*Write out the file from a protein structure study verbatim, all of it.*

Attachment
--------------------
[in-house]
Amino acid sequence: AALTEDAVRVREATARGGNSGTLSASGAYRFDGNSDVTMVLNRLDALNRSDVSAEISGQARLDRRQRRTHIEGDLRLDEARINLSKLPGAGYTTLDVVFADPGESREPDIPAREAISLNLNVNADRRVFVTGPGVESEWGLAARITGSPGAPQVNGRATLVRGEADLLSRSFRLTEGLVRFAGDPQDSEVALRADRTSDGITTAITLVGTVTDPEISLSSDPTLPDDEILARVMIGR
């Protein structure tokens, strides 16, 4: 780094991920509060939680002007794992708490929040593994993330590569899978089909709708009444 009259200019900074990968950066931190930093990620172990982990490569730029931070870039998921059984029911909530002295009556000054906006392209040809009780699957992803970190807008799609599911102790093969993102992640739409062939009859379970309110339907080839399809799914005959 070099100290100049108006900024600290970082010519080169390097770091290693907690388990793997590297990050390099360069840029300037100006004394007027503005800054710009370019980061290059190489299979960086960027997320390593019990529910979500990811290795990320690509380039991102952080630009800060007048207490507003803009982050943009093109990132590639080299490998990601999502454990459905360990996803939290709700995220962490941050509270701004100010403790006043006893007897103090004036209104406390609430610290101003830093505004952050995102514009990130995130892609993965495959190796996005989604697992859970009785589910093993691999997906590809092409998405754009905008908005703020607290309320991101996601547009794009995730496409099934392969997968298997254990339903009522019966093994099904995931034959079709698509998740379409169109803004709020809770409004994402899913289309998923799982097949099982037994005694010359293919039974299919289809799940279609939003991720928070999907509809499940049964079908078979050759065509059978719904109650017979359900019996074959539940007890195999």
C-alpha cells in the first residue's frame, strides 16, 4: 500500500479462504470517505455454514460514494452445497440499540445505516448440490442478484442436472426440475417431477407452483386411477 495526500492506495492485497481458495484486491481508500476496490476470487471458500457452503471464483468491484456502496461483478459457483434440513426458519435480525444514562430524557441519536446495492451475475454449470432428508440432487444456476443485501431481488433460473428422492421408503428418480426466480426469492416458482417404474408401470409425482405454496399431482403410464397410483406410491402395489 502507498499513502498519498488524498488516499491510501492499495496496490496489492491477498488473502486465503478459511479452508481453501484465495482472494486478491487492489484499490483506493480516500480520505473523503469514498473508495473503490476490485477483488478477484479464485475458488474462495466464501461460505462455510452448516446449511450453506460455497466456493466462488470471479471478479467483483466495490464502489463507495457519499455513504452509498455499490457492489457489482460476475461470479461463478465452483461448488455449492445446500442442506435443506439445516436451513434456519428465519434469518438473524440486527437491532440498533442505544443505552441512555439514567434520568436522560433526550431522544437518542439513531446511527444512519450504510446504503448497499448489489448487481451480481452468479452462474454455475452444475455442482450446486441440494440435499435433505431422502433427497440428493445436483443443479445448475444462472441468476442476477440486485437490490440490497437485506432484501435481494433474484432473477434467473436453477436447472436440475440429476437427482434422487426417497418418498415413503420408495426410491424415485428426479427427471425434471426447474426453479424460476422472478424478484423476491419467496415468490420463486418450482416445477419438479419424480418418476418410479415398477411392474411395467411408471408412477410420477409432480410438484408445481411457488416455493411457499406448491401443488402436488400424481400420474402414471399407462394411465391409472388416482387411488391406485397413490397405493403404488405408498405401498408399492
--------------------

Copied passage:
[in-house]
Amino acid sequence: AALTEDAVRVREATARGGNSGTLSASGAYRFDGNSDVTMVLNRLDALNRSDVSAEISGQARLDRRQRRTHIEGDLRLDEARINLSKLPGAGYTTLDVVFADPGESREPDIPAREAISLNLNVNADRRVFVTGPGVESEWGLAARITGSPGAPQVNGRATLVRGEADLLSRSFRLTEGLVRFAGDPQDSEVALRADRTSDGITTAITLVGTVTDPEISLSSDPTLPDDEILARVMIGR
């Protein structure tokens, strides 16, 4: 780094991920509060939680002007794992708490929040593994993330590569899978089909709708009444 009259200019900074990968950066931190930093990620172990982990490569730029931070870039998921059984029911909530002295009556000054906006392209040809009780699957992803970190807008799609599911102790093969993102992640739409062939009859379970309110339907080839399809799914005959 070099100290100049108006900024600290970082010519080169390097770091290693907690388990793997590297990050390099360069840029300037100006004394007027503005800054710009370019980061290059190489299979960086960027997320390593019990529910979500990811290795990320690509380039991102952080630009800060007048207490507003803009982050943009093109990132590639080299490998990601999502454990459905360990996803939290709700995220962490941050509270701004100010403790006043006893007897103090004036209104406390609430610290101003830093505004952050995102514009990130995130892609993965495959190796996005989604697992859970009785589910093993691999997906590809092409998405754009905008908005703020607290309320991101996601547009794009995730496409099934392969997968298997254990339903009522019966093994099904995931034959079709698509998740379409169109803004709020809770409004994402899913289309998923799982097949099982037994005694010359293919039974299919289809799940279609939003991720928070999907509809499940049964079908078979050759065509059978719904109650017979359900019996074959539940007890195999």
C-alpha cells in the first residue's frame, strides 16, 4: 500500500479462504470517505455454514460514494452445497440499540445505516448440490442478484442436472426440475417431477407452483386411477 495526500492506495492485497481458495484486491481508500476496490476470487471458500457452503471464483468491484456502496461483478459457483434440513426458519435480525444514562430524557441519536446495492451475475454449470432428508440432487444456476443485501431481488433460473428422492421408503428418480426466480426469492416458482417404474408401470409425482405454496399431482403410464397410483406410491402395489 502507498499513502498519498488524498488516499491510501492499495496496490496489492491477498488473502486465503478459511479452508481453501484465495482472494486478491487492489484499490483506493480516500480520505473523503469514498473508495473503490476490485477483488478477484479464485475458488474462495466464501461460505462455510452448516446449511450453506460455497466456493466462488470471479471478479467483483466495490464502489463507495457519499455513504452509498455499490457492489457489482460476475461470479461463478465452483461448488455449492445446500442442506435443506439445516436451513434456519428465519434469518438473524440486527437491532440498533442505544443505552441512555439514567434520568436522560433526550431522544437518542439513531446511527444512519450504510446504503448497499448489489448487481451480481452468479452462474454455475452444475455442482450446486441440494440435499435433505431422502433427497440428493445436483443443479445448475444462472441468476442476477440486485437490490440490497437485506432484501435481494433474484432473477434467473436453477436447472436440475440429476437427482434422487426417497418418498415413503420408495426410491424415485428426479427427471425434471426447474426453479424460476422472478424478484423476491419467496415468490420463486418450482416445477419438479419424480418418476418410479415398477411392474411395467411408471408412477410420477409432480410438484408445481411457488416455493411457499406448491401443488402436488400424481400420474402414471399407462394411465391409472388416482387411488391406485397413490397405493403404488405408498405401498408399492